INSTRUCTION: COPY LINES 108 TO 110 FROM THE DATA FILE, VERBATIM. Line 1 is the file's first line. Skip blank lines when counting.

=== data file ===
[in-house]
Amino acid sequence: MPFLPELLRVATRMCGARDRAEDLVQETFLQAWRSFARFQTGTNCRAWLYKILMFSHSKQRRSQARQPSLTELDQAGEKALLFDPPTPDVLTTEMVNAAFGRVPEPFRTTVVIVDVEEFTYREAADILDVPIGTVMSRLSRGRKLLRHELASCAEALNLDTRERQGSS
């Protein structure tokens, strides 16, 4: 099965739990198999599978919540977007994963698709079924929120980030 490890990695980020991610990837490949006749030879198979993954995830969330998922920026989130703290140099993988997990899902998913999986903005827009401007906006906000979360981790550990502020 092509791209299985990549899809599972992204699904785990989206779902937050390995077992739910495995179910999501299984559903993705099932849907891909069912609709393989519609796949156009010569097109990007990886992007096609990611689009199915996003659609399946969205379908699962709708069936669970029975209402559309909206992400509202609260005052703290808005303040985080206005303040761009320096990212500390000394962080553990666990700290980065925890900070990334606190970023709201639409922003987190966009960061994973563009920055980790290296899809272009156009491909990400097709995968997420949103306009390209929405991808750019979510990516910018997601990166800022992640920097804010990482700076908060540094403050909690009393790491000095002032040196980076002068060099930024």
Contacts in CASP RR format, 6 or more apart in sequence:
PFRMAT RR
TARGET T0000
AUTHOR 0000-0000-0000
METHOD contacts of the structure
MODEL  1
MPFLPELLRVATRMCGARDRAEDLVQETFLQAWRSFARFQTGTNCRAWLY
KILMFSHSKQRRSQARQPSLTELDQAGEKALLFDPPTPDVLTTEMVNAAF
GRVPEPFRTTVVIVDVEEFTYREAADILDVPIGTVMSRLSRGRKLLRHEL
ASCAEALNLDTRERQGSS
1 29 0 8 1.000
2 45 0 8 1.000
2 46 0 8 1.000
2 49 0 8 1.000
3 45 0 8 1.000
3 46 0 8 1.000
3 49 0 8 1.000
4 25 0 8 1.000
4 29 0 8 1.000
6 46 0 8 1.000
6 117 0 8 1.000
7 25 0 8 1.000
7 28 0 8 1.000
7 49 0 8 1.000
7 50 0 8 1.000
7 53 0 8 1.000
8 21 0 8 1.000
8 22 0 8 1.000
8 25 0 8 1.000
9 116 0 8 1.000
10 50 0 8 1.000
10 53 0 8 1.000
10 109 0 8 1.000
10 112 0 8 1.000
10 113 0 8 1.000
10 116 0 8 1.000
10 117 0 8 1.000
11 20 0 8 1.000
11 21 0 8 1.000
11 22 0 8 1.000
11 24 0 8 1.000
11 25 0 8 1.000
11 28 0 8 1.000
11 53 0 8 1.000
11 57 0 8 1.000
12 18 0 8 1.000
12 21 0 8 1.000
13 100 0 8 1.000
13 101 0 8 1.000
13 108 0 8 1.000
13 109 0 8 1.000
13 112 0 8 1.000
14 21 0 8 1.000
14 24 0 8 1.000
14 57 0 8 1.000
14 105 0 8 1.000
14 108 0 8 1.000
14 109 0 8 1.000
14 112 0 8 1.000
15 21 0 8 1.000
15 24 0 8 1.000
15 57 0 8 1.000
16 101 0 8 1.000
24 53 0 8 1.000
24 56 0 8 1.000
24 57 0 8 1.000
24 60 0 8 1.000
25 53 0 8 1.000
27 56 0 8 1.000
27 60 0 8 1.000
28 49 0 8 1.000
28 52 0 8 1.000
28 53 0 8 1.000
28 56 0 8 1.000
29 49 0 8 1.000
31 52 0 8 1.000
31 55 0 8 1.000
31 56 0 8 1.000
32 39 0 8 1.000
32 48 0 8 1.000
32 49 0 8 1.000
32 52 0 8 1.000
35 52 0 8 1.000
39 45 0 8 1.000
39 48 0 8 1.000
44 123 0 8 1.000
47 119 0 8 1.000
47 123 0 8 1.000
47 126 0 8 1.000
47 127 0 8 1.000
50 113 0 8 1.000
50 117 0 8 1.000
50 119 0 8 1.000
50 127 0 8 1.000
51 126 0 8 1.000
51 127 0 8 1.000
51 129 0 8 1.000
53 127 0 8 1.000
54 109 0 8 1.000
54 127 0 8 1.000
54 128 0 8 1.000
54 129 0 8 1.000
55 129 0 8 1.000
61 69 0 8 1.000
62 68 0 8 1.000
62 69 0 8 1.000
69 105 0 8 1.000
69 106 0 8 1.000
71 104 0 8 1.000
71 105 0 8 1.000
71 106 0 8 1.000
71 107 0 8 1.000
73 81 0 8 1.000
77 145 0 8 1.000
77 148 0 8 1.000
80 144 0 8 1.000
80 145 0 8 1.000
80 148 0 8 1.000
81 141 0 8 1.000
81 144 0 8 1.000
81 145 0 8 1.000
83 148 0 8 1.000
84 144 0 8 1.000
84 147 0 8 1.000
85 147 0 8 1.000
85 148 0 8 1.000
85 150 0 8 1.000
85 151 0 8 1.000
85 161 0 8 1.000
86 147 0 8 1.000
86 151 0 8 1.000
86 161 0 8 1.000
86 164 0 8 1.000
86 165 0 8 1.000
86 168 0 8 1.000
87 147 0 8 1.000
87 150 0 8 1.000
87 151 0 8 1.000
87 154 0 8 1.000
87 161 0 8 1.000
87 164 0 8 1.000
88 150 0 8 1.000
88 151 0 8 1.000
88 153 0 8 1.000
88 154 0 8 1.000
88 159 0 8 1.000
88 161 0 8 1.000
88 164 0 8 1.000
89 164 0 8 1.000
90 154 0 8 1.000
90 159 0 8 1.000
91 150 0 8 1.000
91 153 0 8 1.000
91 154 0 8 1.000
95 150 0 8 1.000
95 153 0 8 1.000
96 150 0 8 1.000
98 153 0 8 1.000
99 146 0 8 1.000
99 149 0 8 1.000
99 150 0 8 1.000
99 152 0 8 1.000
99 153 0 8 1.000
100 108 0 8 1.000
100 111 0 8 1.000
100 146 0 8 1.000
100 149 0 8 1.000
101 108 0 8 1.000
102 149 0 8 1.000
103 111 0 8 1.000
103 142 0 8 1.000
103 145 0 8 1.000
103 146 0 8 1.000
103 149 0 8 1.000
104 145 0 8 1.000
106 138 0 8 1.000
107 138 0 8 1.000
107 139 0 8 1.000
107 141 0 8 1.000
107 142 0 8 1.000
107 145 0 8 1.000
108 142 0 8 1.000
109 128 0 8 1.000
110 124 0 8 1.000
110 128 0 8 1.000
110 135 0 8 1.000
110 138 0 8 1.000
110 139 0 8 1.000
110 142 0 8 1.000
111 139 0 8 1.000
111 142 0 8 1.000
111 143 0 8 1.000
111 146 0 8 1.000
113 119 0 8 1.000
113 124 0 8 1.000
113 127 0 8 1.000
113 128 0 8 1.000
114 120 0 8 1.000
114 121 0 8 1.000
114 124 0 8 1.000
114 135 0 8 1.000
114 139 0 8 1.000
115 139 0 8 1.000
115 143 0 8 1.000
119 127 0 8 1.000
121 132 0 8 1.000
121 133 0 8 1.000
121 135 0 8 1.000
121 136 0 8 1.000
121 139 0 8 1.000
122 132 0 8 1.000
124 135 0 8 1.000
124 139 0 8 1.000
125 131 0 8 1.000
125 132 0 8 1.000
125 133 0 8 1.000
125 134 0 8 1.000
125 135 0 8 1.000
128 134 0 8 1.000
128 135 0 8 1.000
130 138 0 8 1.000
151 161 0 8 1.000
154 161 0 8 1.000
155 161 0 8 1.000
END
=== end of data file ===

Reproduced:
62 68 0 8 1.000
62 69 0 8 1.000
69 105 0 8 1.000